From Henderson, head north on Maryland Parkway from Russell Road and go to Flamingo Road before heading west to Paradise.
Fans should also consider parking in other lots around campus, especially ones that don’t exit at Tropicana and Swenson. Most parking spaces around campus are available to everyone during games, on weekends and holidays and at night.
On the east side of the campus, there are parking lots at Maryland and College Grove Avenue and Maryland at University Road.
Fans also can consider parking near the UNLV Athletic Complex, north of the Thomas & Mack near Swenson and Harmon Avenue.
A campus parking map can be found at maps.unlv.edu.
I think relieving the parking problem will go a long way in helping “Pack the Mack.”
If you have a question, tip or tirade, call the Road Warrior at 387-2904, or e-mail him at email@example.com or firstname.lastname@example.org. Please include your phone number.The Nevada Department of Transportation announced the following updates on the ongoing $240 million Interstate 15 north widening project:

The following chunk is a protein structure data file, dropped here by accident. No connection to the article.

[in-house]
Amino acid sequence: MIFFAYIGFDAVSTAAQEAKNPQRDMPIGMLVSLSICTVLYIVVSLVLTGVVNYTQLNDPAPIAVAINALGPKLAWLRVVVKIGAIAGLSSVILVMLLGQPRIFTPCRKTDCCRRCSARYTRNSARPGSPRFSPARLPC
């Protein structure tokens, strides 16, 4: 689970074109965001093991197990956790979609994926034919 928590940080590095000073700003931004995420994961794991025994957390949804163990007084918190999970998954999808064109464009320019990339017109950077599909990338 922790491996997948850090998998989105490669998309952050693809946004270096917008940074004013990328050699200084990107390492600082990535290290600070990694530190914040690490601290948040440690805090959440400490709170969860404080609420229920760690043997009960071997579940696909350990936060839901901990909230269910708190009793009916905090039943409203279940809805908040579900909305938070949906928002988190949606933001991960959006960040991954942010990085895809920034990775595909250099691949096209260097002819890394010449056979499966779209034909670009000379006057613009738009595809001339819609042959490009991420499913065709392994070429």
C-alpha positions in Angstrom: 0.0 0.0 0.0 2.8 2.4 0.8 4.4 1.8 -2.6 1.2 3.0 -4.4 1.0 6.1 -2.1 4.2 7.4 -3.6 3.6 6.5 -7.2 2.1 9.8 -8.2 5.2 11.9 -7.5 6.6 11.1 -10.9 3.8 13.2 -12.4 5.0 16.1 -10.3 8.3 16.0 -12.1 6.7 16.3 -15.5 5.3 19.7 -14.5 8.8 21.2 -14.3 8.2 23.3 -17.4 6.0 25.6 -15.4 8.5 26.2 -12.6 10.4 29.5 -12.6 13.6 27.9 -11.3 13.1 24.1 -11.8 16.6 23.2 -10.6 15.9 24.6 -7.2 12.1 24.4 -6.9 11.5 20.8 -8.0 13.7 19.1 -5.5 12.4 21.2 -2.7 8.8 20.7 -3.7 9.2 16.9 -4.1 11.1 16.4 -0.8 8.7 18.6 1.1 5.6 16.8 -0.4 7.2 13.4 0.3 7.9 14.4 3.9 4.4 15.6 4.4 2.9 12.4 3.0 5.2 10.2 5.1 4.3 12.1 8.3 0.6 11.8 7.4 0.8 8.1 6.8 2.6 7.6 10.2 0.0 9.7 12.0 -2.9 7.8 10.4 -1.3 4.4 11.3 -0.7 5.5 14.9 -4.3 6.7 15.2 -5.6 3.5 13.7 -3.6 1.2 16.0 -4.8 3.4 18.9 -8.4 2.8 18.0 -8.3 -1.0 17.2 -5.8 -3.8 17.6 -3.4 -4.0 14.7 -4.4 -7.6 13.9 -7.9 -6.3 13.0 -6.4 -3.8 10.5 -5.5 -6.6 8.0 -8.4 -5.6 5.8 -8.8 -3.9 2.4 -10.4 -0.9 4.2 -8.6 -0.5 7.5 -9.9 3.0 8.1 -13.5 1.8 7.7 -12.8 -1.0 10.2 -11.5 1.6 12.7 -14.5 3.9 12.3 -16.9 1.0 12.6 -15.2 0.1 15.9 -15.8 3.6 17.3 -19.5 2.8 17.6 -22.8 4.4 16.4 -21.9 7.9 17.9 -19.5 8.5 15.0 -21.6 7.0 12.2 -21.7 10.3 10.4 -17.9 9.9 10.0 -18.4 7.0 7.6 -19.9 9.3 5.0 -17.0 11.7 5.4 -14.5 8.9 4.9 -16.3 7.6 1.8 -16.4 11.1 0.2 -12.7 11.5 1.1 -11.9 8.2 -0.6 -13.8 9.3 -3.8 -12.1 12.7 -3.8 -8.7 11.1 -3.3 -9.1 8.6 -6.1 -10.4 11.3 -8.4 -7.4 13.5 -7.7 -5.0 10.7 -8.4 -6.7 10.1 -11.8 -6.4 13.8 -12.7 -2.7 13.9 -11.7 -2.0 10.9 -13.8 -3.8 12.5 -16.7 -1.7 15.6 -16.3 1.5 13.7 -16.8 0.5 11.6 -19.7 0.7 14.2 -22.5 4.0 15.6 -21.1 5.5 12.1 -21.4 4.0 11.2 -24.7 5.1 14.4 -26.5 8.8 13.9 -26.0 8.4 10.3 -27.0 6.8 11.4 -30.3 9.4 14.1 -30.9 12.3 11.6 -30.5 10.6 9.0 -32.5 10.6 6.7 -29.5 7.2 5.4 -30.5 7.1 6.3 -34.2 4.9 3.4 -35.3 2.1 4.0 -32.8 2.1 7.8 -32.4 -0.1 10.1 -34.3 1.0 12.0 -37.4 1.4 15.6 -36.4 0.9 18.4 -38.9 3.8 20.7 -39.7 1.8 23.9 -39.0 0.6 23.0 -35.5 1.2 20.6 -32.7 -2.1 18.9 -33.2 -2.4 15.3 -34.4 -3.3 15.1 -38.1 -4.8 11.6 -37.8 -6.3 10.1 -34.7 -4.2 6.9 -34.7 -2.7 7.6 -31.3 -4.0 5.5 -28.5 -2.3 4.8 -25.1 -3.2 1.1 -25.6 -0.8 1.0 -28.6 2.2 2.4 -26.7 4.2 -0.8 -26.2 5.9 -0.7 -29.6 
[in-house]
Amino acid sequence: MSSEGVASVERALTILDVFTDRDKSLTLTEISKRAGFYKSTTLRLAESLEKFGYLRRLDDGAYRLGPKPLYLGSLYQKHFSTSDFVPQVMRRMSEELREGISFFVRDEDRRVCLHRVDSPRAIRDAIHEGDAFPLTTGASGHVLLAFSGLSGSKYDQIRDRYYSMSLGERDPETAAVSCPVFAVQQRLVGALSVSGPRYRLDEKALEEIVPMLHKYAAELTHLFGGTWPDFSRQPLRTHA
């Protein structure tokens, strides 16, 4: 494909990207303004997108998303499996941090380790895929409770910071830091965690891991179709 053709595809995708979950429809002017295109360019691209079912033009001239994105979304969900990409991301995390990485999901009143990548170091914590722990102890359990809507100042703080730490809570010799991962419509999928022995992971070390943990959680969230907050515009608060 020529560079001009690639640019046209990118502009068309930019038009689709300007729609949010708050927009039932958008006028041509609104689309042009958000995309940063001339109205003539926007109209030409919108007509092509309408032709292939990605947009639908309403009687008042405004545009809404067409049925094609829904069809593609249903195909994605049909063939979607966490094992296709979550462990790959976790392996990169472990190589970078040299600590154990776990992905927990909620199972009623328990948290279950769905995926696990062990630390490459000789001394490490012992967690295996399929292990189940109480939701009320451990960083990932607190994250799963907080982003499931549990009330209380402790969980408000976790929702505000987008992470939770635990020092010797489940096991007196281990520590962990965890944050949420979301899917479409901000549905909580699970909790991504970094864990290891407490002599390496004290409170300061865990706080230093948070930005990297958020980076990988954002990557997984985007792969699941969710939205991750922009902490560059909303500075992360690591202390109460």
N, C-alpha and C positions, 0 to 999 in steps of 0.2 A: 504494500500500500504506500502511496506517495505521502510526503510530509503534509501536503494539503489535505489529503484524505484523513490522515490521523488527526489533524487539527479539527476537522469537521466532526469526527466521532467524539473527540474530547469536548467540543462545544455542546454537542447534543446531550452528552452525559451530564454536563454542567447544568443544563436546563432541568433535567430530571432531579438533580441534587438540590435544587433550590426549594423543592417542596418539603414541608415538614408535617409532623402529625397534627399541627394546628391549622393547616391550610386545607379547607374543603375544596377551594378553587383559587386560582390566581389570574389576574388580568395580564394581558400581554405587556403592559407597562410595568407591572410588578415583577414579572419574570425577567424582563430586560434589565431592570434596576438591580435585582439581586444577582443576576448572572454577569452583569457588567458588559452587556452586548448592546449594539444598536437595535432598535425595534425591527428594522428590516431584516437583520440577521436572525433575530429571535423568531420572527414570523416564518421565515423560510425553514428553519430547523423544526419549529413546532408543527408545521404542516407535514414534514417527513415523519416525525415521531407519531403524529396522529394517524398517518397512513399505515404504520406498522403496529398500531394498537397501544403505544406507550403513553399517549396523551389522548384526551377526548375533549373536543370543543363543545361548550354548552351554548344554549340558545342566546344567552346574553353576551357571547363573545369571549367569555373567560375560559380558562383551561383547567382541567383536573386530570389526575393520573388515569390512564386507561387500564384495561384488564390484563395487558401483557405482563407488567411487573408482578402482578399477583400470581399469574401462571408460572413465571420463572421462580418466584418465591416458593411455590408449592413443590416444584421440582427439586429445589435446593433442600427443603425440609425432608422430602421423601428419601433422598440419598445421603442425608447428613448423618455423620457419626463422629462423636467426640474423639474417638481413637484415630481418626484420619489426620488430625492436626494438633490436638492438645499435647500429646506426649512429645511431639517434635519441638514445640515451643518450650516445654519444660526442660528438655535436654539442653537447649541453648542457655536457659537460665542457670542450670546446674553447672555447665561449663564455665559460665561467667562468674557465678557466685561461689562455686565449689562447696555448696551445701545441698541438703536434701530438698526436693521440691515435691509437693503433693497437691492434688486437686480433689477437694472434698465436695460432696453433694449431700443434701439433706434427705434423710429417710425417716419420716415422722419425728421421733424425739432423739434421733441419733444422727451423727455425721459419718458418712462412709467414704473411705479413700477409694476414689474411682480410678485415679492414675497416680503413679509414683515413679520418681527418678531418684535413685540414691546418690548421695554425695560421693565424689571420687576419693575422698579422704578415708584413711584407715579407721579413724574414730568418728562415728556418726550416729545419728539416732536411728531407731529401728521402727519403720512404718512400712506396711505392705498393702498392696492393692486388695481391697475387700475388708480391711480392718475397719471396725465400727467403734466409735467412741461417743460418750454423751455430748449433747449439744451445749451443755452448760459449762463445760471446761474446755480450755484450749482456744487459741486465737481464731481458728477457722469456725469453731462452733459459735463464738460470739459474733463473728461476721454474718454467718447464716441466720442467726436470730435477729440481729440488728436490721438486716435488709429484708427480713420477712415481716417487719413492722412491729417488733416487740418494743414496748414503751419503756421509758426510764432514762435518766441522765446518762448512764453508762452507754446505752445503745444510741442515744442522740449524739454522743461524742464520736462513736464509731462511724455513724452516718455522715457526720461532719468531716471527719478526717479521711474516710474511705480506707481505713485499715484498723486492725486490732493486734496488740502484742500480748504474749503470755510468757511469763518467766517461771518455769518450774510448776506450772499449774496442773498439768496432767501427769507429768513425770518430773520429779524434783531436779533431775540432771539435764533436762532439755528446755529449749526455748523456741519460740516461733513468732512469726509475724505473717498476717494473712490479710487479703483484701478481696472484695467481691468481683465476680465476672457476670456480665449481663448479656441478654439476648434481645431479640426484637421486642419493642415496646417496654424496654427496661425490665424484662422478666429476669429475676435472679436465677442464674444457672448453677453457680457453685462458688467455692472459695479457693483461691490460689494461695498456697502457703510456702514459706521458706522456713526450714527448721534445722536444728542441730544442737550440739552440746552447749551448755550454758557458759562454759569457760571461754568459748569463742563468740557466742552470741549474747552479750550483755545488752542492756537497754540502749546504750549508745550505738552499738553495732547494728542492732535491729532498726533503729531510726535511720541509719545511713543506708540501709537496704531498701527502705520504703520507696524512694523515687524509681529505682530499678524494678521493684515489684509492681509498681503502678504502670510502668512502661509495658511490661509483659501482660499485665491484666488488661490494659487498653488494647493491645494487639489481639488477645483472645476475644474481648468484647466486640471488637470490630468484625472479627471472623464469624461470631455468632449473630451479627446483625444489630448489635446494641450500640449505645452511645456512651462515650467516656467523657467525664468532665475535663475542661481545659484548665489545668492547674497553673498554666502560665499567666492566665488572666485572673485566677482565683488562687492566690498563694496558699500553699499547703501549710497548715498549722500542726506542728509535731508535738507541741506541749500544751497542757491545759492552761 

Bonanza Road at Interstate 15 will be closed to traffic from 1 a.m. to 11 p.m. Thursday for a deck pour. Motorists should detour via Washington Avenue.
The Interstate 15 southbound offramp to Cheyenne Avenue is closed through March. Use detours at Craig Road or Lake Mead Boulevard.
The Washington Avenue onramp to Interstate 15 northbound is closed through Feb. 15. Motorists should use Las Vegas Boulevard north to Cheyenne Avenue, Craig Road or Lamb Boulevard to access I-15 northbound.
Lane restrictions are in place at the intersection of Oakey Boulevard and Rancho Drive and will continue through the end of February for utility work. From 9 a.m. to 3 p.m. weekdays, Oakey and Rancho will narrow to one lane in each direction. Sahara Avenue and Charleston Boulevard are suggested as alternate routes for east-west travel, and Valley View Boulevard and Western Avenue are suggested as north-south alternatives. The work is taking place in advance of a $19 million storm drainage improvement project by the city. Oakey and Rancho should reopen to full access during non-work hours.
New traffic signals have begun operating at Farm Road and Tenaya Way. Motorists are asked to proceed with caution until they are familiar with the new signals.
Las Vegas Review-Journal